Fungus Is not Fun

Mold is a fascinating fungus that has been around for about 400 million years. Some molds are beneficial and welcome in our lives: fungus contributions to the creation of cheese, soy sauce and some medicines. Mold is your home is another story.When found in your living space mold can not only cause a mess and damage your building; it can also cause health issues.

The stuff may look harmless, but mold can contribute to a host of health problems such as allergic reactions, asthma attacks, sinus infections rashes, eye irritation headaches, fatigue, sore throats, nose bleeds and increased colds and flues. Molds may release irritants, allergens and in the worst case scenario, toxins.

In order to survive, mold needs moisture, heat and food. It thrives in a damp environment and can often be found in areas like basements, kitchens, bathrooms, in walls and under floors where leaking pipes contribute to moisture build up. You may be familiar with black, blue or white mold, but this fungus comes in many colors. Spots of red, orange, yellow and purple may also be spores. Sometimes your nose will alert you to its presence – you may be able to detect a musty or earthy scent.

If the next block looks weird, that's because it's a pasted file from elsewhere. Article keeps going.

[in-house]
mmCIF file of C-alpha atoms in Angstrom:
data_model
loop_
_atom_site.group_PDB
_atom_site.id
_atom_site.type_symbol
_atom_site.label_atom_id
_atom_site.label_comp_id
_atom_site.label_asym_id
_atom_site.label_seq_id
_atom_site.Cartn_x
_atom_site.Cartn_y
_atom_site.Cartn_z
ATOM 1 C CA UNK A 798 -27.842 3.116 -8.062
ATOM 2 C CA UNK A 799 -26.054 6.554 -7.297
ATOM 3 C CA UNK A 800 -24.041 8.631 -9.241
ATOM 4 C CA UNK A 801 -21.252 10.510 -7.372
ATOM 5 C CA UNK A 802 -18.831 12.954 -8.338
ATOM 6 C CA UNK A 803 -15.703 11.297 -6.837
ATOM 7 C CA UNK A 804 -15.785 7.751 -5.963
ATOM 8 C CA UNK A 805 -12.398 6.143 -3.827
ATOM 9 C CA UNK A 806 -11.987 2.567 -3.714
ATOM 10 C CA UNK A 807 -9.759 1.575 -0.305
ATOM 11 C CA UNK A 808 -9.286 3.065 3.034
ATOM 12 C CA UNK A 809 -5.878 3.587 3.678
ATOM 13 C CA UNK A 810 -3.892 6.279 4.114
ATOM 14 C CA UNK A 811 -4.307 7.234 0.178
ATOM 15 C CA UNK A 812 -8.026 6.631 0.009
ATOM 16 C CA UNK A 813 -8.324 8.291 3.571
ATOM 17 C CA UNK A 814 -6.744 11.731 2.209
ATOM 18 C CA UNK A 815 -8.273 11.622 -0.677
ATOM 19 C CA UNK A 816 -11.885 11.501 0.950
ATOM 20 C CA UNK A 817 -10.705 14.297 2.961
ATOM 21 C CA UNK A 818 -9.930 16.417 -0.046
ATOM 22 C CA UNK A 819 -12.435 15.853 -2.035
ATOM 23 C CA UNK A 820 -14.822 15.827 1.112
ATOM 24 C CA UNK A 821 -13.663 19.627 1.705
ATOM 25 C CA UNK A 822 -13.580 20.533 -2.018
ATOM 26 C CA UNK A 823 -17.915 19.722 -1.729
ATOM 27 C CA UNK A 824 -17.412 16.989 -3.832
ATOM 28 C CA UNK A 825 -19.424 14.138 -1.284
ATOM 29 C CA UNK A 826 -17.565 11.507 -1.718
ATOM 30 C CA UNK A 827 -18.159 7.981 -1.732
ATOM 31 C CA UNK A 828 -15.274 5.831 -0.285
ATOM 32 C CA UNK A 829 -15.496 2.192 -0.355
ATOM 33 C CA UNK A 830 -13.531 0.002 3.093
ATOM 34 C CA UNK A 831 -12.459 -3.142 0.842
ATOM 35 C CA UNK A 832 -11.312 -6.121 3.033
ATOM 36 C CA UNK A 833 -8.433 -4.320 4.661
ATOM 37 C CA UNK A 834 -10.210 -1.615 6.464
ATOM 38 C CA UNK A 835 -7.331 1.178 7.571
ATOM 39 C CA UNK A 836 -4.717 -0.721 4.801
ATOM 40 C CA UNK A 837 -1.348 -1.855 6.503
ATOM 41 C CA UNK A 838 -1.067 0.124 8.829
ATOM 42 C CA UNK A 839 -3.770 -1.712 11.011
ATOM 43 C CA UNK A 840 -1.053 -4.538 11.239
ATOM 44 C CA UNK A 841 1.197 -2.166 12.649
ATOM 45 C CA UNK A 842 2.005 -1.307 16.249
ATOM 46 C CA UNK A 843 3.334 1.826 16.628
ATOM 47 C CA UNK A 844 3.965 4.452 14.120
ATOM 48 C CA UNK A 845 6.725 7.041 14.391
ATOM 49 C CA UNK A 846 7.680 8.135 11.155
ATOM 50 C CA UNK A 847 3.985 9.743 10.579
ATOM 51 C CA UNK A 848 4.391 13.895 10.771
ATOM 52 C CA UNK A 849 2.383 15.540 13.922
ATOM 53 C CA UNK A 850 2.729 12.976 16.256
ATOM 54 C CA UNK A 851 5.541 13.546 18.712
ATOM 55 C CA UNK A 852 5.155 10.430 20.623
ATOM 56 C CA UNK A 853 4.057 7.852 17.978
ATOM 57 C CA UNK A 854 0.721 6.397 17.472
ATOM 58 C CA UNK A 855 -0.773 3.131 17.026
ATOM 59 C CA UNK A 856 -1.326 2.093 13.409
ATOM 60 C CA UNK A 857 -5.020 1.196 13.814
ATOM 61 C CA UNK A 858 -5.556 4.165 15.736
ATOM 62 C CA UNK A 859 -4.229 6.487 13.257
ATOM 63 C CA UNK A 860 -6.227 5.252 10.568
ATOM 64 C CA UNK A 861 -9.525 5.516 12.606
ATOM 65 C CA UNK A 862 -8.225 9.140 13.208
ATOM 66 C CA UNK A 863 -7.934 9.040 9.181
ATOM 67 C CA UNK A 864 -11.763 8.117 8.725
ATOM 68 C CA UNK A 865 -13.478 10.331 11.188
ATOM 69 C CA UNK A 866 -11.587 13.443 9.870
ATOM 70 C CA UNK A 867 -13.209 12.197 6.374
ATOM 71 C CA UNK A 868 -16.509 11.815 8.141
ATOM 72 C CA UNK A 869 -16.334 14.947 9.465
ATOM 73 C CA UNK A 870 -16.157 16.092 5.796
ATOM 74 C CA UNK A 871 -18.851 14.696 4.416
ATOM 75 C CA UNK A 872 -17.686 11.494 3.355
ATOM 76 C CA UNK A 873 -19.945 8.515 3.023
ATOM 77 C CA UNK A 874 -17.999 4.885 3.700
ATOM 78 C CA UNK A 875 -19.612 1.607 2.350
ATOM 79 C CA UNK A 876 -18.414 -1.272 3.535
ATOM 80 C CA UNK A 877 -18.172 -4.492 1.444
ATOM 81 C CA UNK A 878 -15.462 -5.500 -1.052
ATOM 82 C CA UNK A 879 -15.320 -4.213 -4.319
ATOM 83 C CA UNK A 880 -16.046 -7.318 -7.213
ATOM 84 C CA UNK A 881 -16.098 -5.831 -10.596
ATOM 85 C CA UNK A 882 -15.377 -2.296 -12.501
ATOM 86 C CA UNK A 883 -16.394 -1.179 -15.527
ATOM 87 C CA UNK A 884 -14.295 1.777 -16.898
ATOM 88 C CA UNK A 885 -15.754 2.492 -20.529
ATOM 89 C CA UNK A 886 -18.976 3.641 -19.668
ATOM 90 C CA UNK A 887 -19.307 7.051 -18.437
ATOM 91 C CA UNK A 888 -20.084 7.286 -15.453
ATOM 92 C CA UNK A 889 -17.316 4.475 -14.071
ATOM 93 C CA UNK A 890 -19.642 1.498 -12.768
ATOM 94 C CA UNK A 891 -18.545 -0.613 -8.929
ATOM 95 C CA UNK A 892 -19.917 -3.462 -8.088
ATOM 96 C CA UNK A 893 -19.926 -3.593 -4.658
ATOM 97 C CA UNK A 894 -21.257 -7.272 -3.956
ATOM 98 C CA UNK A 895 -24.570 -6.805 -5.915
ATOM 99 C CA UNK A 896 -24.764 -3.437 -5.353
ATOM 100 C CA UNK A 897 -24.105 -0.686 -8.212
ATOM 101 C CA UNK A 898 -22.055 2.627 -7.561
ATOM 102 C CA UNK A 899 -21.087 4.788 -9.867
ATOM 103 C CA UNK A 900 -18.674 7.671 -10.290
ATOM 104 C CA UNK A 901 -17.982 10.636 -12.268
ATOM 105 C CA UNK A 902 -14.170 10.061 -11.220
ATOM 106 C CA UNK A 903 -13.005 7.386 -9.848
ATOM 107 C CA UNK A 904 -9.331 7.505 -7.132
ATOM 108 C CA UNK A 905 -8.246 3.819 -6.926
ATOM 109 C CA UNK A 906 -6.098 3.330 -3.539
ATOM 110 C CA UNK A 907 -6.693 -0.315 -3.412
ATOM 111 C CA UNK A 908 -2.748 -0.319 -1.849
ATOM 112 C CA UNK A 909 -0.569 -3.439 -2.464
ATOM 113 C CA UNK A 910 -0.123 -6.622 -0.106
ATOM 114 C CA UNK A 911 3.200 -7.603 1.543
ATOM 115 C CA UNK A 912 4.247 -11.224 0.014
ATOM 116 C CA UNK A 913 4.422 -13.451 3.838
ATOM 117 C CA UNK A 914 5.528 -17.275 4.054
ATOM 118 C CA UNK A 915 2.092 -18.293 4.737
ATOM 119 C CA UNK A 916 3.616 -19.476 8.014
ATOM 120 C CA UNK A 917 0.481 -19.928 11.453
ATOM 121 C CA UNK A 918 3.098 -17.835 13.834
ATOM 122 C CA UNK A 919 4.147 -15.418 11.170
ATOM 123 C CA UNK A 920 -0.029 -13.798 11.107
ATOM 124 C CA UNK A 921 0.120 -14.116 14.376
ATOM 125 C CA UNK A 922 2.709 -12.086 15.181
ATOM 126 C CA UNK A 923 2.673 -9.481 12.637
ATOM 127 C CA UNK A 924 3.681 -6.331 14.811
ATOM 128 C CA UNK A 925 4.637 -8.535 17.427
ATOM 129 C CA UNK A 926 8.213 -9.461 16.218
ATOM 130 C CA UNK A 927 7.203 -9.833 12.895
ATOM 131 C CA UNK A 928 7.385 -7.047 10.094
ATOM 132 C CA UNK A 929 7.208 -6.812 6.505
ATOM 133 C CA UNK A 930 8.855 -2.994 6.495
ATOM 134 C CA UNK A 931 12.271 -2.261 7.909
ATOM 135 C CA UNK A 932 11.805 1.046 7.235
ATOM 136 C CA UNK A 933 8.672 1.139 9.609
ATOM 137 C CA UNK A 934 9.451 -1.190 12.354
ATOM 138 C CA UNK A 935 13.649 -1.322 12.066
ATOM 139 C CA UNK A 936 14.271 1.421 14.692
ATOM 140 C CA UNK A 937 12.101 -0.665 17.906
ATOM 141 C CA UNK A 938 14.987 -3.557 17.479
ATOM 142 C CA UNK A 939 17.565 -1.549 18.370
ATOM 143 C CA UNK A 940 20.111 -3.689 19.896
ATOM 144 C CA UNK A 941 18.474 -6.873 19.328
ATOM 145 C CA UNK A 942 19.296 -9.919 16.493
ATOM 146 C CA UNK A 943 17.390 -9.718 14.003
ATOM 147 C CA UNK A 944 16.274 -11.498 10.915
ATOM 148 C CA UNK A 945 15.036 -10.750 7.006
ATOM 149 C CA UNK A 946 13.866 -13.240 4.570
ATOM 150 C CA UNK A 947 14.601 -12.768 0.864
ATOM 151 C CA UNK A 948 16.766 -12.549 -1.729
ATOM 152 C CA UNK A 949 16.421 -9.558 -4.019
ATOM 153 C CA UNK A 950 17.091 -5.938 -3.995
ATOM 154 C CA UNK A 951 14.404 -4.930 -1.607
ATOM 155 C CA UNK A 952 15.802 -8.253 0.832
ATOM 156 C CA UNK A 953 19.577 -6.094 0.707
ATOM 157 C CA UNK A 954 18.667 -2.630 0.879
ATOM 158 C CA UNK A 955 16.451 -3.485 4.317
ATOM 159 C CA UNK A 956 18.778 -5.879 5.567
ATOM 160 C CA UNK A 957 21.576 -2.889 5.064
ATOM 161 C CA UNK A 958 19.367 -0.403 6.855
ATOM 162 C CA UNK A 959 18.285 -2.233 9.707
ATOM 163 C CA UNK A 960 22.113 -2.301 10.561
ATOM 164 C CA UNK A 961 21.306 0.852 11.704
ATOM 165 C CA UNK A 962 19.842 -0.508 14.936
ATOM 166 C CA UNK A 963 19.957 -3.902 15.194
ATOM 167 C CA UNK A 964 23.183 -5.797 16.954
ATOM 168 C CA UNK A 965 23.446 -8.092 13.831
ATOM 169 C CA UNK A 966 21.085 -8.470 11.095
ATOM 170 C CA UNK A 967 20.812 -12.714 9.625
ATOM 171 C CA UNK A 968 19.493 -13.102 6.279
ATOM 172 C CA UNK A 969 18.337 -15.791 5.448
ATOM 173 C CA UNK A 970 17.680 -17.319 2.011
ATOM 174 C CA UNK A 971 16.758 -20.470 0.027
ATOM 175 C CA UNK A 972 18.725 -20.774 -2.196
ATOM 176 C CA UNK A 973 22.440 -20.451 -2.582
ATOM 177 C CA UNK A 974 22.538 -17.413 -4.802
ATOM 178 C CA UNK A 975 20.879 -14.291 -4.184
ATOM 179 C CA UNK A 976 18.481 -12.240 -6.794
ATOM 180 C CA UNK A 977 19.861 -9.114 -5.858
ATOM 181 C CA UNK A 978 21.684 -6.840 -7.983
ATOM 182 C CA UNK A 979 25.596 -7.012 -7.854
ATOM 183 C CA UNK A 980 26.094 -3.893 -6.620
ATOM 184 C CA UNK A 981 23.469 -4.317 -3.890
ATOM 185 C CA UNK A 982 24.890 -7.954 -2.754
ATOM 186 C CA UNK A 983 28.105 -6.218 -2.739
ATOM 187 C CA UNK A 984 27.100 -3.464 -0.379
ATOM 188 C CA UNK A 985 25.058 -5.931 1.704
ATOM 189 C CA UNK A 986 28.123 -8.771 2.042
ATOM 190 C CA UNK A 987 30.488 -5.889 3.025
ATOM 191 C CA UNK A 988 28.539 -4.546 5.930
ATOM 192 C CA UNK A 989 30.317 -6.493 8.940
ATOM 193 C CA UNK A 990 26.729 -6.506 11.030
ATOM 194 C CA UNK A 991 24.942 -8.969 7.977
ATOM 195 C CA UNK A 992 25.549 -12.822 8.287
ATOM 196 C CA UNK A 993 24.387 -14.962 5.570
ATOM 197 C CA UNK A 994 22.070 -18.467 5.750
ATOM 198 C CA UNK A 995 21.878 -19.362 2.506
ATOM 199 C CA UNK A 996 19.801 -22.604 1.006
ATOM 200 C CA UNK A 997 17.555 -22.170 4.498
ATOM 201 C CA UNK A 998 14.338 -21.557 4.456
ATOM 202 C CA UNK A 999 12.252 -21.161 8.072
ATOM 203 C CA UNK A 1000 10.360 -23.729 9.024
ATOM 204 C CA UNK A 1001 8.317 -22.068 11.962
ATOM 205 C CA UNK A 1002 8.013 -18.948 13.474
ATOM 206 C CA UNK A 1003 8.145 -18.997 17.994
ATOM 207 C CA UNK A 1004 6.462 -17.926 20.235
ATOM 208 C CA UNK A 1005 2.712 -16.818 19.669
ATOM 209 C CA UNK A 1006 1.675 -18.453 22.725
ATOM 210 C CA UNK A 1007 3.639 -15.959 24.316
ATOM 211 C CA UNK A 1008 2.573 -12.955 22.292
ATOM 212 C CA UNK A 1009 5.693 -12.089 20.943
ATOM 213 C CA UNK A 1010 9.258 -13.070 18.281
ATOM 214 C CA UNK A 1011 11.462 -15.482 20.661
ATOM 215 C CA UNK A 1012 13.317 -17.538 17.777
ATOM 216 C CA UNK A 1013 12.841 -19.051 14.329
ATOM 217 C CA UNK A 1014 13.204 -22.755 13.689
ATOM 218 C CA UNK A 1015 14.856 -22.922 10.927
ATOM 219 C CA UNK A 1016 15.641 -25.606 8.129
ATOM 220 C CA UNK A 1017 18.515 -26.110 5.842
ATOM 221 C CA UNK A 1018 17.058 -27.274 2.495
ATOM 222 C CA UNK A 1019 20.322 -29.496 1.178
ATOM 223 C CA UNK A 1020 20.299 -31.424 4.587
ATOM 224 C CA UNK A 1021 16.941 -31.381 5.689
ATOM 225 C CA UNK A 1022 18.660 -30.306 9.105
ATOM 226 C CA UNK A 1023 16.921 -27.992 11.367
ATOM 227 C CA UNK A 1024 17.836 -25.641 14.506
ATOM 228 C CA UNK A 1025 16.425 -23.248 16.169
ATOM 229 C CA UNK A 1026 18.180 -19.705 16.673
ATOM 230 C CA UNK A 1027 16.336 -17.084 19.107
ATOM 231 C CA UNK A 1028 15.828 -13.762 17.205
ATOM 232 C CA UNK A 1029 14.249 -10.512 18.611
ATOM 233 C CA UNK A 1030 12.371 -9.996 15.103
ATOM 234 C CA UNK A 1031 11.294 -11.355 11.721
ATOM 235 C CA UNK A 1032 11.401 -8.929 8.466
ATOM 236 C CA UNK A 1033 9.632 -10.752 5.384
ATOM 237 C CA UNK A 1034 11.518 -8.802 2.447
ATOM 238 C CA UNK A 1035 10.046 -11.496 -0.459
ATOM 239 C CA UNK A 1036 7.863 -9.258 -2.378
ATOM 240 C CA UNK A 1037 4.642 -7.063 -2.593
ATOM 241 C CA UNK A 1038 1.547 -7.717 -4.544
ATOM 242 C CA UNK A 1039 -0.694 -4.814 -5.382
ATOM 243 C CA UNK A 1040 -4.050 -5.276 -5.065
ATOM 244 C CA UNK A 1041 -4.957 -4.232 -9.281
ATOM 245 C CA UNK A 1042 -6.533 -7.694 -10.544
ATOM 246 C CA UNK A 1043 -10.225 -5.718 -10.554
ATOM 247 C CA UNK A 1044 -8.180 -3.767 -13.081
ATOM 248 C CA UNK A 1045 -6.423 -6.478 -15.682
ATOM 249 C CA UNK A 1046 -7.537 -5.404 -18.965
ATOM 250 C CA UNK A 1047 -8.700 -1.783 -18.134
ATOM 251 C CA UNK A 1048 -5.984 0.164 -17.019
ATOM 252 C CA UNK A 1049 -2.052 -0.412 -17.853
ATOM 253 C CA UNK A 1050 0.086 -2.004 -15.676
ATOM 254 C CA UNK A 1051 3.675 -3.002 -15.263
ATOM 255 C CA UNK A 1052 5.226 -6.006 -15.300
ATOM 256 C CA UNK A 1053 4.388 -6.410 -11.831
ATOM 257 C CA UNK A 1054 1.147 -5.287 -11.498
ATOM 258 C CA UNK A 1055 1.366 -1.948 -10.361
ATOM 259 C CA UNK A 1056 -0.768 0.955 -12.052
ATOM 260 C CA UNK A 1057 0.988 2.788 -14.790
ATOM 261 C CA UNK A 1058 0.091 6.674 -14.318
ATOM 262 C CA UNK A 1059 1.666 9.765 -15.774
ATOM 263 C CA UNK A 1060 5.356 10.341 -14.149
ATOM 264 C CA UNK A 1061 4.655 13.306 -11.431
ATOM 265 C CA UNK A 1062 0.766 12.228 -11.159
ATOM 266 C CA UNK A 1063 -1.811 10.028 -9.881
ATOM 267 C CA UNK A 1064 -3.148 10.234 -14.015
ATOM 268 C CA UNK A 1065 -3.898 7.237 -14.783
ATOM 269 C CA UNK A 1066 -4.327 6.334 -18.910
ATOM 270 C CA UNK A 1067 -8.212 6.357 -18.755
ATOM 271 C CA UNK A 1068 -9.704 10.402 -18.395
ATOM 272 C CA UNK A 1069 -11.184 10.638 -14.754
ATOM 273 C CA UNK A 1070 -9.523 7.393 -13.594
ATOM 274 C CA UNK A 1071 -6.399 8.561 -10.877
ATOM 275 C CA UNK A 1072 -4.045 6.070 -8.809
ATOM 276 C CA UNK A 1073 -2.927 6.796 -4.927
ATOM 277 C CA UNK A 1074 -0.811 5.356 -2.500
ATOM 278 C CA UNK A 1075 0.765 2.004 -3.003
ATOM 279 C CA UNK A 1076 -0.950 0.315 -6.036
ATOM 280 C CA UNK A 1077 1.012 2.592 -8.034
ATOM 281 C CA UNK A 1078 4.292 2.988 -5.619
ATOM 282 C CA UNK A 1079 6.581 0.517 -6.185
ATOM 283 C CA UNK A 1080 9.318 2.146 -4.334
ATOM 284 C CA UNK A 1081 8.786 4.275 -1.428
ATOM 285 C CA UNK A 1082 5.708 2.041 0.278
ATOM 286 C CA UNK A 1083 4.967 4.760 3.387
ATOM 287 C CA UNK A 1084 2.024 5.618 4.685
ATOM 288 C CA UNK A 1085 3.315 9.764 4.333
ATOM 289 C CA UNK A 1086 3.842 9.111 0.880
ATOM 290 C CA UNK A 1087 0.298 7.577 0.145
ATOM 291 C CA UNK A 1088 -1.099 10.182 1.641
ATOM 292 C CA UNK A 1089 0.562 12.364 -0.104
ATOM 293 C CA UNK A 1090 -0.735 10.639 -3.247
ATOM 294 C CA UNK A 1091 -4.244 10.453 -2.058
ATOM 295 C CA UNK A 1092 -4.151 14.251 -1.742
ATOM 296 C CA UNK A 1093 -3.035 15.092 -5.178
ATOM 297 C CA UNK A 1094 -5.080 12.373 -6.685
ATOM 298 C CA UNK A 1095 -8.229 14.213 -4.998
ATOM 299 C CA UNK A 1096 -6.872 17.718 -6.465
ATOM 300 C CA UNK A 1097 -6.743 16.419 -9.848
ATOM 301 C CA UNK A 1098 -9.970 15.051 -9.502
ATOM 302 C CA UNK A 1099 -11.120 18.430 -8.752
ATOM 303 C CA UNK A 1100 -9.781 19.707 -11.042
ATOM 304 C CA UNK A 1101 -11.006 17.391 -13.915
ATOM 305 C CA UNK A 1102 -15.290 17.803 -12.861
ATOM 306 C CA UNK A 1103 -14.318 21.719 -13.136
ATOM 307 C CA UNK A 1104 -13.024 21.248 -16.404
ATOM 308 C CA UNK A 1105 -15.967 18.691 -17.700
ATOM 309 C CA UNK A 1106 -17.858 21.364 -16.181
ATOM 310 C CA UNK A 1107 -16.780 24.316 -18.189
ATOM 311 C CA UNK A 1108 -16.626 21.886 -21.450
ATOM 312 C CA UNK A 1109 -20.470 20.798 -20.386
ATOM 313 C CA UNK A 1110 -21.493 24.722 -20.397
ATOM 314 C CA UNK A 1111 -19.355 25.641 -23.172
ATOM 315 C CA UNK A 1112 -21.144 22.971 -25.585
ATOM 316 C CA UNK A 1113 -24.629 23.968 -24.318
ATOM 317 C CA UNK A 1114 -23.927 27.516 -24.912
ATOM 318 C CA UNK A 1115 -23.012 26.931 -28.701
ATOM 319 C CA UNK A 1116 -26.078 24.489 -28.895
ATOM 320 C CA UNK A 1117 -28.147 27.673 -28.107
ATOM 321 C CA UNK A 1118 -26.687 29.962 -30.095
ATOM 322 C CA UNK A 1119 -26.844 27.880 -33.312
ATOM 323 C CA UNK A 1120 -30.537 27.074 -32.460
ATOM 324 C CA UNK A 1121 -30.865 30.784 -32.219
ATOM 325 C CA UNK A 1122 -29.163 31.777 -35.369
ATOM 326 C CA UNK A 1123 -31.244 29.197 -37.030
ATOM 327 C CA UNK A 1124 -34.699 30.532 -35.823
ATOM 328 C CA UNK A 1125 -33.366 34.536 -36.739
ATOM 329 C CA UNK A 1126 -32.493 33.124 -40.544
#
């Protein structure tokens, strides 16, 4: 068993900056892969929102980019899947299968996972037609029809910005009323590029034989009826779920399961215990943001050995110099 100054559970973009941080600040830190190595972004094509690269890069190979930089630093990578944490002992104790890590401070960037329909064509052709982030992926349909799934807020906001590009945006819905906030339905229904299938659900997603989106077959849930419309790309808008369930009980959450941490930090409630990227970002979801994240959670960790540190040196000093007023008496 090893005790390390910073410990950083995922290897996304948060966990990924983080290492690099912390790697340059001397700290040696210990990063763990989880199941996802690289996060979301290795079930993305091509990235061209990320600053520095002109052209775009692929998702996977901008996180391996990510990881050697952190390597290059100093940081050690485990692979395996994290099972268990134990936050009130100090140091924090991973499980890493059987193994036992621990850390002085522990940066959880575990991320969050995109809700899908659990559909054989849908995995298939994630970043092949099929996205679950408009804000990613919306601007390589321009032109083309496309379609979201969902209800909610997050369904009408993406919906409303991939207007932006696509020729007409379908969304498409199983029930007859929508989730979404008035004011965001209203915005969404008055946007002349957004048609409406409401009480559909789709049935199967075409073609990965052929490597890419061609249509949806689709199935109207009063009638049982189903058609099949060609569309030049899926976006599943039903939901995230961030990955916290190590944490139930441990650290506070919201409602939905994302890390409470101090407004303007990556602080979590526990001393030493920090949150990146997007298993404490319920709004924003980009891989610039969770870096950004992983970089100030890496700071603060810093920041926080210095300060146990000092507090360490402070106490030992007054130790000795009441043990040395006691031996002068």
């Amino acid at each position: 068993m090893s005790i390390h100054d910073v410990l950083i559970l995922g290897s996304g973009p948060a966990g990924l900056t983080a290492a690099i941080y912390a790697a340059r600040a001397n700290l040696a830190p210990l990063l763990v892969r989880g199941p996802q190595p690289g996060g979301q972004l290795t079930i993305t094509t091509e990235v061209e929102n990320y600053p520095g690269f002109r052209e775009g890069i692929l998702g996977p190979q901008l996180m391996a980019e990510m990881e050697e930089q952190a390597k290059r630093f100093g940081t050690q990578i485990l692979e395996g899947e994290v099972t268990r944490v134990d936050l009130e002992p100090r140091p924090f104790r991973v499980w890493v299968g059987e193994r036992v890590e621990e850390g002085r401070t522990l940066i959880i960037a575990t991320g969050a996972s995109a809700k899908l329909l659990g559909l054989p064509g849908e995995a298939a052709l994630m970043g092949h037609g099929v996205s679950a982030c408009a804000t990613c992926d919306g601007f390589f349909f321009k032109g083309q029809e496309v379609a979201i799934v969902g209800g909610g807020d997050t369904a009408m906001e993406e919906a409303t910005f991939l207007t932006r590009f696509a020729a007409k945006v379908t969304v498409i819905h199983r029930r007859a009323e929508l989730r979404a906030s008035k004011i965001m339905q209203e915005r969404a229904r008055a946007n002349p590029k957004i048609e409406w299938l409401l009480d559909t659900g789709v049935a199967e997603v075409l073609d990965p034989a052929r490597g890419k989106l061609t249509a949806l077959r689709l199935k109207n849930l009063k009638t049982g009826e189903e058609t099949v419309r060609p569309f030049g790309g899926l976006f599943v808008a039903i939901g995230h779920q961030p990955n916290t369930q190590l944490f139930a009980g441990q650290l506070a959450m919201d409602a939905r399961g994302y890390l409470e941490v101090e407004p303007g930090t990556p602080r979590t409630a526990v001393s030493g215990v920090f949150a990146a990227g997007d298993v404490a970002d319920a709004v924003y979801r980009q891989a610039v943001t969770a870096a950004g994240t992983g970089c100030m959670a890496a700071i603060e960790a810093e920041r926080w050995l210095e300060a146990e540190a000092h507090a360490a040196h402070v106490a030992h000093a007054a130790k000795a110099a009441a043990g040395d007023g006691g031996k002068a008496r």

If the problem covers a small area you may want to tackle the clean up yourself. Be sure to protect yourself: wear rubber gloves, safety glasses and a disposable dust mask. This approach is appropriate for mold growing in small patches on areas such as a window sill or shower. If it is more than a minimal patch, you should use plastic sheeting to isolate the area and anyone who is affected by the mold should not be present.

Always err on the side of caution when battling the fungus. Although you may use bleach to test an area (dab the spot with bleach, if it disappears you may be facing mold) you should never use it to kill the fungus. Bleach comes with its own list of potential health issues and is volatile in the environment. Use a detergent, get rid of the moldy materials, vacuum thoroughly and be sure to dry the place out to prevent further growth. Dead mold can still cause health issues, so dispose of it properly.

You should call in backup if: someone in the house has health concerns that seem to worsen inside the house, the mold is reoccurring, there are large amounts of mold (more than three patches, maximum 10 feet square each) or your home is very humid.

Remember, the sooner you deal with mold, the better. By getting the problem under control before it spreads, your whole family will breathe a little easier.